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evergreen newspapers of the 1980s and 1990s, there were lots of examples of people being, like, not entirely on board with things, or the system seems fractured. but nothing in the 1990s happened in the same way that, like in 2000, seattle world trade organization protests if -- people are familiar with this -- that they were big riots against a meeting of the wta in seattle, starbucks windows got smashed, and the initial media coverage of this was like, how did this people? why are people angry at starbucks? where did this come from? so there were currents in the 90s that, like, exploded in the 2000s. but since 2000, i mean, there was the 2008, 2010 occupy movement, the 2016 bernie sanders campaign, just real sentiments of critics of capitalism across the political spectrum exist now that definitely didn't exist in the 1990s. nick?
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>> [inaudible] that wages seemed to be rising but [inaudible] related to inflation? >> you see, everyone was kind of like, oh, look, we've fixed inflation! there isn't much of a problem. the idea was that even though economics would later see a, like, stagnant wage growth, like, the media was covering stories. i mean, i will say i was i high school student in the late 1990s and there was a time when burger king was offering 3000 dollar signing bonuses for. so this idea was that sondland's burgers in bringing summer of 1990. that is -- >> [inaudible] i know it seems i'm incredulous but i'm shocked! >> this is actually, there are things like this in our economy right now that -- there are a lot of entry level jobs that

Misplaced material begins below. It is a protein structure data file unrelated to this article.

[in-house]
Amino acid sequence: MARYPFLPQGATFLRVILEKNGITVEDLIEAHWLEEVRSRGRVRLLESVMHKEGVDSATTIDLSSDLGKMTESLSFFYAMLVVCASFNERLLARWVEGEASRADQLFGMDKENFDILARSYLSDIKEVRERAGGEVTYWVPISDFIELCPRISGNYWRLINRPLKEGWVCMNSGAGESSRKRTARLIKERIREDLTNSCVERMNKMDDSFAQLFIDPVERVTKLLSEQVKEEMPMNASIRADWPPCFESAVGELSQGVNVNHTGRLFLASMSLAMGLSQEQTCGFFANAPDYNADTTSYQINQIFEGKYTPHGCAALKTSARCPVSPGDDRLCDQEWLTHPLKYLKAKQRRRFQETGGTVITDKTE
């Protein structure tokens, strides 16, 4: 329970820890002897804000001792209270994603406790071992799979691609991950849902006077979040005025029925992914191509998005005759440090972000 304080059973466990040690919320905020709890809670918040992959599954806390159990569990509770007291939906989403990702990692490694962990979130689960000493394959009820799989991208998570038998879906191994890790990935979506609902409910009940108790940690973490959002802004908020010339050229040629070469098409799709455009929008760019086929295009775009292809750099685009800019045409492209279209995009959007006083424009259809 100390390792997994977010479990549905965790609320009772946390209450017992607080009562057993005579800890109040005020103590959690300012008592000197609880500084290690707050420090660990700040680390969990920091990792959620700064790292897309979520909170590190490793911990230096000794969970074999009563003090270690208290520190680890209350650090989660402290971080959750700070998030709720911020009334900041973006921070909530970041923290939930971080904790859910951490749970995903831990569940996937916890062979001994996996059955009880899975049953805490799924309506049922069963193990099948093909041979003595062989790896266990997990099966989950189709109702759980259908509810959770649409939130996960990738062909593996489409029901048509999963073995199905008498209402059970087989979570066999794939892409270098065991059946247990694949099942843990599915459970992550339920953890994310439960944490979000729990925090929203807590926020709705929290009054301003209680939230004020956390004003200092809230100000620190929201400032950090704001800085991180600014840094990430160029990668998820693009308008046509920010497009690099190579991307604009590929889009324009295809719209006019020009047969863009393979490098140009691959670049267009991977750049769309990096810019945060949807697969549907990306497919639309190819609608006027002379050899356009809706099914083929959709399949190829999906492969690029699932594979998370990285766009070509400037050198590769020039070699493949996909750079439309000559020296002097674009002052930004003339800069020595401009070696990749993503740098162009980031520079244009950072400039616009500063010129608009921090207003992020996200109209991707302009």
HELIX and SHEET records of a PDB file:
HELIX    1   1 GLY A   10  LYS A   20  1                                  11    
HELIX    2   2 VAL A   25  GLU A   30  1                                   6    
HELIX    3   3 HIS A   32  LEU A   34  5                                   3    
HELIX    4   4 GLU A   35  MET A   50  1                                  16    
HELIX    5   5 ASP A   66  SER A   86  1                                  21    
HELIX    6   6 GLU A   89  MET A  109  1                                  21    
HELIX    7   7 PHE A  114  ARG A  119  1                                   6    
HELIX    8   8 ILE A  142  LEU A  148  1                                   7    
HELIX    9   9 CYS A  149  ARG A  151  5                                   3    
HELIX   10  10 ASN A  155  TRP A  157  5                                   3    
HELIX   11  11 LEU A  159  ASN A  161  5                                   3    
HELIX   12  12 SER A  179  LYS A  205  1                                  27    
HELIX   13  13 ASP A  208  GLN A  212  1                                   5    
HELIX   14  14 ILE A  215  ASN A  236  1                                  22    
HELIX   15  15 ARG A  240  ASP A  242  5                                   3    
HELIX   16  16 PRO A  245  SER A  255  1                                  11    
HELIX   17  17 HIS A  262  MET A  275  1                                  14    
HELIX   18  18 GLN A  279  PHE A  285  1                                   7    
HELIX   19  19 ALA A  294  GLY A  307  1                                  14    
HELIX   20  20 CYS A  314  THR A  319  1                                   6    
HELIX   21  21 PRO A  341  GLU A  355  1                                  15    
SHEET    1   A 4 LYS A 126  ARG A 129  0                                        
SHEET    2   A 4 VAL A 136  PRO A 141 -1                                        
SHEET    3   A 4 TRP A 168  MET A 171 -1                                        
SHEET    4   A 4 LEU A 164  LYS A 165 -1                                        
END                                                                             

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are offering big paychecks to begin, and people are framing it as the great resignation. people are, like leaving, if the job. someone if you have left edge up and started moving to one for better wages in the last couple of months? right. there's another -- matthew had a question. >> so, at what point, again, did this whole -- oh, what was it called -- the seattle world trade -- >> yeah, world trade organization, yeah -- >> world trade organization protests started? was it in the late 90s or early 2000s? >> that's one thing that i don't actually know about the, like, specific groups that protested. they all existed before, but there was some meeting in the summer of 2000 that protests turned into, you know, direct action of people smashing windows against globalization, against the kind of, sort of, international, you
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know, unfettered capitalism >> and this -- did it just happen in seattle? or did it happen in other cities across the country? >> international opposition, but it was, the meeting was in seattle, and so like, the event was only in seattle and it was covered as if it was just seattle. and there was lots of, like, media coverage and it was like, what's going on? why are these kids breaking windows? hannah. >> last week you talked about how the shared memory of the cold war was like an ideological capitalism versus capitalism versus communism. is that the reason that, like, the afterwards of the capitalism also ideologically? even though that was productive for you? >> yes, i think. so you're asking, like -- the idea that it was triumphant was ideological -- >> thought of the war as ideological between capitalism